Articles & Alerts

Use the Proper Tools to Fix a Broken Trust

October 20, 2018

An irrevocable trust has long been a key component of many estate plans. But what if it no longer serves its original purpose? Is it too late to change it? Depending on applicable state law, there may be options to fix a broken trust.

How trusts break

There are several reasons a trust can break, including:

Changing circumstances. A trust that works just fine when it’s established may no longer achieve its original goals if a family’s circumstances change.

New tax laws. Many trusts were created when gift, estate and generation-skipping transfer (GST) tax exemption amounts were relatively low. Today, however, the exemptions have risen to $11.18 million, so trusts designed to minimize these taxes may no longer be necessary. Without the worry of transfer taxes, the higher income taxes often associated with these trusts become a more important factor.

Mistakes. Potential errors that can sometimes occur include naming the wrong beneficiary, omitting a critical clause from the trust document, including a clause that’s inconsistent with the trust’s purpose, and failing to allocate GST tax exemption properly.

Some of the ways to fix them

If a family has trusts that need to be adjusted, there are several tools that can help, depending on the applicable law in both a trustee’s state of residence and the state where the trust is located. While an expert should be consulted before fully evaluations your options, potential tools include:

Reformation. The Uniform Trust Code (UTC), adopted in more than half of the states in the US, provides several tools for fixing broken trusts. Non-UTC states may provide similar options. Reformation gives the trustee the opportunity to ask a court to rewrite a trust’s terms to better align with the grantor’s intent. This tool is available if the trust’s original terms were based on a legal or factual error.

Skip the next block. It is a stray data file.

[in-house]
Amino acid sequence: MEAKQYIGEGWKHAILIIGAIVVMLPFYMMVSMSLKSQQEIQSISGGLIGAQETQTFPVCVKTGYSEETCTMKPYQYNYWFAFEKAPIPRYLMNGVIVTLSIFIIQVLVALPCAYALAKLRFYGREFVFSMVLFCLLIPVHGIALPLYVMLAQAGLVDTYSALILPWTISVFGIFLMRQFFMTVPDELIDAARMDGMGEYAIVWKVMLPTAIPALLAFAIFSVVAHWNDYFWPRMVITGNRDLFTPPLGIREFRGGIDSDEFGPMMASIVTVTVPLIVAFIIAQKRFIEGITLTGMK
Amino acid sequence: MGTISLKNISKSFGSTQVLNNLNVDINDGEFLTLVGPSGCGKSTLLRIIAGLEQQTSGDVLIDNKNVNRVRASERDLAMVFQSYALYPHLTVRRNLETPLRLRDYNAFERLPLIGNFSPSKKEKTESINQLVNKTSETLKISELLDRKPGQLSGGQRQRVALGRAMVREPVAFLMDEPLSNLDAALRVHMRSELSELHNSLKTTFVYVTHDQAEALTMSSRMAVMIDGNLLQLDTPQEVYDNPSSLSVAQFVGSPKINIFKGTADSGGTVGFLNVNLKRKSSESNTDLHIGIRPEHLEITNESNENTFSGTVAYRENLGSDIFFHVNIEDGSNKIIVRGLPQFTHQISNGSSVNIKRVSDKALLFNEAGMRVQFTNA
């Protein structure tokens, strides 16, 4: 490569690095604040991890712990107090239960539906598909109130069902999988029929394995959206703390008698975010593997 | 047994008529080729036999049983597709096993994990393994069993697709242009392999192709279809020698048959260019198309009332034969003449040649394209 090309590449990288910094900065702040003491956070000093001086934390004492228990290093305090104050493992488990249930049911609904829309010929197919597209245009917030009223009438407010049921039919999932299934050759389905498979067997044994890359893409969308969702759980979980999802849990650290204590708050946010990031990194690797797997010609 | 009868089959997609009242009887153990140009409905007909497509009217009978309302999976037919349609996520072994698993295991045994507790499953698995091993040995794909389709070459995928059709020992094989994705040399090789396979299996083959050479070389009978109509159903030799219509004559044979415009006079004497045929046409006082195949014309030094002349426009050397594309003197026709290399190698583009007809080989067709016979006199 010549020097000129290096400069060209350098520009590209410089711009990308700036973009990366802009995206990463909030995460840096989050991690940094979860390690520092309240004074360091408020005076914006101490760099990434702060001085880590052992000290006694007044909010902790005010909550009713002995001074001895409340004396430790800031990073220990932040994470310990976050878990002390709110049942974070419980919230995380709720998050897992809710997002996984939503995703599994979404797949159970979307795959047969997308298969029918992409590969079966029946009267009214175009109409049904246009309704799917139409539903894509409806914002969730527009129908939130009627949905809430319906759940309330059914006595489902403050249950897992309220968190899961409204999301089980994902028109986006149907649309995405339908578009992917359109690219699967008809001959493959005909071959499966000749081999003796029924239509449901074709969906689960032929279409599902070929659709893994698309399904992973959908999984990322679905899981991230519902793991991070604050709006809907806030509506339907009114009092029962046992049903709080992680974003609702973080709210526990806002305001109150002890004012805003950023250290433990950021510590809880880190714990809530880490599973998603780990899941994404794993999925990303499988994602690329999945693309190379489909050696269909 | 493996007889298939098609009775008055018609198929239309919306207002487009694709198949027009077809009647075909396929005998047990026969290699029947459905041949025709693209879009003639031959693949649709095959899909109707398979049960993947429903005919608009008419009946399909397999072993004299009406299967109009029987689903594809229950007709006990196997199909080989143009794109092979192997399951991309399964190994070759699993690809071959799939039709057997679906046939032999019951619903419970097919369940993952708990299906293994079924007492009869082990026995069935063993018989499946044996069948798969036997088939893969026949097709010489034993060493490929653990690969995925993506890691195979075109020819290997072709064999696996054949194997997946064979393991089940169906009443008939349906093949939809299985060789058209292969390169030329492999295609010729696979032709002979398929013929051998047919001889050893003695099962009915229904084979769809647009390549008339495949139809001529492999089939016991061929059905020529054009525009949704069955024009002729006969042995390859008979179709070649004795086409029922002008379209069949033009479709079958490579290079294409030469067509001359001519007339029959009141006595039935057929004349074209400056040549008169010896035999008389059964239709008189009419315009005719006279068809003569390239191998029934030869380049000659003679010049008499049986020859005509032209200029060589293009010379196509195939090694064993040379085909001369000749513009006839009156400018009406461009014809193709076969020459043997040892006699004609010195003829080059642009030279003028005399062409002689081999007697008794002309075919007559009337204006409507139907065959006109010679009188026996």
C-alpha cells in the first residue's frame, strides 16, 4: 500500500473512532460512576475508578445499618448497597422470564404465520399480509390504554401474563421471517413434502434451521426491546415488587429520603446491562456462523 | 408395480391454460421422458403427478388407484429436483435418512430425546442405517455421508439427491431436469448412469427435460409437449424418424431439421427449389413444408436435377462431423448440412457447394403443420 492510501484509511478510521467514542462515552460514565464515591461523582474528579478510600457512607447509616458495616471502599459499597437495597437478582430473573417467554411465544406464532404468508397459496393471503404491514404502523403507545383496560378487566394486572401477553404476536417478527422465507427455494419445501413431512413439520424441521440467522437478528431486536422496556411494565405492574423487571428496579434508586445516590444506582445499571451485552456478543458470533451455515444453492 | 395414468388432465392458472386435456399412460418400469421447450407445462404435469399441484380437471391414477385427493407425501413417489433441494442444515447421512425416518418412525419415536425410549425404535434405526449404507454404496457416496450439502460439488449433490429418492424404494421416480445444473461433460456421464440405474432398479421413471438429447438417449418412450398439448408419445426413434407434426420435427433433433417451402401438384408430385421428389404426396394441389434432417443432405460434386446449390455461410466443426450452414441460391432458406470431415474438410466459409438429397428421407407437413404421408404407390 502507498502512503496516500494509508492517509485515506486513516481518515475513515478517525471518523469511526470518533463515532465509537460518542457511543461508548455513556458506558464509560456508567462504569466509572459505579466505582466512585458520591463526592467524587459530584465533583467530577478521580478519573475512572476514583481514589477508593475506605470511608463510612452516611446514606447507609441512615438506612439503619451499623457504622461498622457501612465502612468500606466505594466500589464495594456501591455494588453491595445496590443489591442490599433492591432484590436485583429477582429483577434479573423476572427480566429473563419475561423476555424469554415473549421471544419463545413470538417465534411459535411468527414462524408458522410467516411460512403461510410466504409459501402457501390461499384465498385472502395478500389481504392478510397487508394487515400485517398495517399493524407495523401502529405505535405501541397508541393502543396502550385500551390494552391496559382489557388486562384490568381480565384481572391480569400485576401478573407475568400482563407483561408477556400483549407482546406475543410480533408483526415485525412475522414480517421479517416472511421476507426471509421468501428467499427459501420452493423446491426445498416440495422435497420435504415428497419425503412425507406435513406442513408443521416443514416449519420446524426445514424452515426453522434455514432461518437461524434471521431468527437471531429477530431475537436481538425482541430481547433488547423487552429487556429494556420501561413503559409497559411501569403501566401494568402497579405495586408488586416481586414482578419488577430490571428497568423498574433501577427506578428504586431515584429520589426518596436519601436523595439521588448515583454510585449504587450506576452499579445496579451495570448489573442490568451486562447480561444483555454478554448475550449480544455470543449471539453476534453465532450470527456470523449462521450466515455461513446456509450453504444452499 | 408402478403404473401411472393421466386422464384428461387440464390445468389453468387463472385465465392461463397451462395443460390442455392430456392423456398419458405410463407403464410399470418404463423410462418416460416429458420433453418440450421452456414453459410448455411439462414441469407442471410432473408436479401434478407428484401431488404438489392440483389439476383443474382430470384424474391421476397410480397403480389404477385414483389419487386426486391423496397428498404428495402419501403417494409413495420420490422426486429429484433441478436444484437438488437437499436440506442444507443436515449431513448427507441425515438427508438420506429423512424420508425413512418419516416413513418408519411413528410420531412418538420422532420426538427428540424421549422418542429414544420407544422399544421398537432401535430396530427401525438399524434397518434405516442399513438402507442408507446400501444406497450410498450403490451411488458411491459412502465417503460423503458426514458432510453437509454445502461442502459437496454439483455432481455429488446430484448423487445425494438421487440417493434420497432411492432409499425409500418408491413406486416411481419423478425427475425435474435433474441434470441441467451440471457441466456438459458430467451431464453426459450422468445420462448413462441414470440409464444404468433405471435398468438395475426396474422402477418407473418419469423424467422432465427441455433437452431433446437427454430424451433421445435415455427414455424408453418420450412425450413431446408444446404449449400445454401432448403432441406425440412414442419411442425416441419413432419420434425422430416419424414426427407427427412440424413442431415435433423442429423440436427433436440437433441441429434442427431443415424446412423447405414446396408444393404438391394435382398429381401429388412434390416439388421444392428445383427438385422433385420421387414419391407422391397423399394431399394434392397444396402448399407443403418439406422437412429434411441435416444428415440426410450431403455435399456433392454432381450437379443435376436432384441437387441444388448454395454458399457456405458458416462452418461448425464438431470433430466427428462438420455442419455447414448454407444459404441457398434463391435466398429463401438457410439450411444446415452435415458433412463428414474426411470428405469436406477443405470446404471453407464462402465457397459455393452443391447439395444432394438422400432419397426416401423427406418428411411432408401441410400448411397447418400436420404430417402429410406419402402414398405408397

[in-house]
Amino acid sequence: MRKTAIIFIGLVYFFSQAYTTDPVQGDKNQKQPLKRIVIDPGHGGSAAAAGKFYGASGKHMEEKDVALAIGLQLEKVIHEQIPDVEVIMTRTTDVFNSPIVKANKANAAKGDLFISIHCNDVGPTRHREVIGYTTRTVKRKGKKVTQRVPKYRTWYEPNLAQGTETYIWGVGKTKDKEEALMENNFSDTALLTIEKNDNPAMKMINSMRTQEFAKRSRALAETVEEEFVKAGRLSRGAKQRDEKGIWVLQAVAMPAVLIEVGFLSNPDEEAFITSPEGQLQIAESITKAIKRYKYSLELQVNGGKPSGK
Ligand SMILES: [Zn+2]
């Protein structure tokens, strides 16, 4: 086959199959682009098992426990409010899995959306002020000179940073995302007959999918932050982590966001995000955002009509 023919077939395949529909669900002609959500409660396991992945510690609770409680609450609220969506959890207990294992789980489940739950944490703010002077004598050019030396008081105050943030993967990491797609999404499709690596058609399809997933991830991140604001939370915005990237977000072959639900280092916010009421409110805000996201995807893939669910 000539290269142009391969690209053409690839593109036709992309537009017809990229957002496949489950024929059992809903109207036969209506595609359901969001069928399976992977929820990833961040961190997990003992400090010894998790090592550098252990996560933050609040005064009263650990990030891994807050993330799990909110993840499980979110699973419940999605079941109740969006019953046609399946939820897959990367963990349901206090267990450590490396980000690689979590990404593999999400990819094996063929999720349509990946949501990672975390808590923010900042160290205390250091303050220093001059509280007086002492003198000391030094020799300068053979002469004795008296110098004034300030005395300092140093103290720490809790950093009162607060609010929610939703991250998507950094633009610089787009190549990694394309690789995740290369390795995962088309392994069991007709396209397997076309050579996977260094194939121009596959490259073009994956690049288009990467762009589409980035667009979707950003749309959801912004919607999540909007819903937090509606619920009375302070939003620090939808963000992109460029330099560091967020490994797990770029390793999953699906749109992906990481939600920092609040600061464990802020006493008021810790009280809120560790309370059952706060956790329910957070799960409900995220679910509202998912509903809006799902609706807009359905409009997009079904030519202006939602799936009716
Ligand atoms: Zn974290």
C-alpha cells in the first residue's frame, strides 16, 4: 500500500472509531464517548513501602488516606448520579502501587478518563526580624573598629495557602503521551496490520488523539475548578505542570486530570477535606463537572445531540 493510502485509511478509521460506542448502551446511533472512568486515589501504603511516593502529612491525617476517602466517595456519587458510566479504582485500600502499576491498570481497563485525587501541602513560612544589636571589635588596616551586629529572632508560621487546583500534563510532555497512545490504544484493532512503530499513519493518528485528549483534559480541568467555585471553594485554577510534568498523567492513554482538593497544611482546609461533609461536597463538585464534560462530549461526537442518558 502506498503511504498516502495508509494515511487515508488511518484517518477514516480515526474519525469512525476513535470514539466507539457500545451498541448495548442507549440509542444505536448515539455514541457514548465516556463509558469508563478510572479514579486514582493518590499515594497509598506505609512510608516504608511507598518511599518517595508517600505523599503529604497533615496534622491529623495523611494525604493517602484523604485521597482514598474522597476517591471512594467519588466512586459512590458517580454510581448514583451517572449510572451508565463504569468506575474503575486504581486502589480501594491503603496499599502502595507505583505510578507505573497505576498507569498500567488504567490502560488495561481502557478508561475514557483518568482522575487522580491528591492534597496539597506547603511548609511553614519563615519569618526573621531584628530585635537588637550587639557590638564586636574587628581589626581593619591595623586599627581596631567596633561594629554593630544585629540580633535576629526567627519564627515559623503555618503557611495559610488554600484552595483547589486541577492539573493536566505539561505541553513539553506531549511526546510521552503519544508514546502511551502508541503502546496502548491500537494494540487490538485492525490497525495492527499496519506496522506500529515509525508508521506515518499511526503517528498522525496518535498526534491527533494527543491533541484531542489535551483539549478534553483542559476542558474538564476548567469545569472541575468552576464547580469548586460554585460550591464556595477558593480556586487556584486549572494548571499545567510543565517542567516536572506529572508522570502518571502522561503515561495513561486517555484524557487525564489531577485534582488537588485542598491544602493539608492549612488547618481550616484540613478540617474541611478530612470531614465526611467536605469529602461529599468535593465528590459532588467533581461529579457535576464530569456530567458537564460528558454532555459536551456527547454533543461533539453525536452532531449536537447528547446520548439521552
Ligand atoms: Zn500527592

Modification. This tool may be available through court proceedings as well, if unanticipated circumstances arise that require a trust to be revised in order to achieve its purposes. Some states permit modification — even if it’s inconsistent with the trust’s purposes — with the consent of the grantor and all the beneficiaries.

Relocation. In some cases, it may be possible to fix a broken trust by changing its situs and moving it to a jurisdiction whose laws are more favorable. The UTC may allow a trustee to relocate a trust to an appropriate jurisdiction if doing so would be in the beneficiaries’ best interests.

The rules regarding the modification of irrevocable trusts can be complicated and vary dramatically from state to state. There are also risks associated with revising or moving a trust, including uncertainty over how the IRS might view the changes. Consulting with your advisor is highly recommended to help ensure a trustee has the opportunity to discuss all these potential benefits and risks, and that they design the best solution. For more information, contact your Anchin Relationship Partner or Tamir Dardashtian, a principal in Anchin Private Client, at 212.840.3456 or [email protected].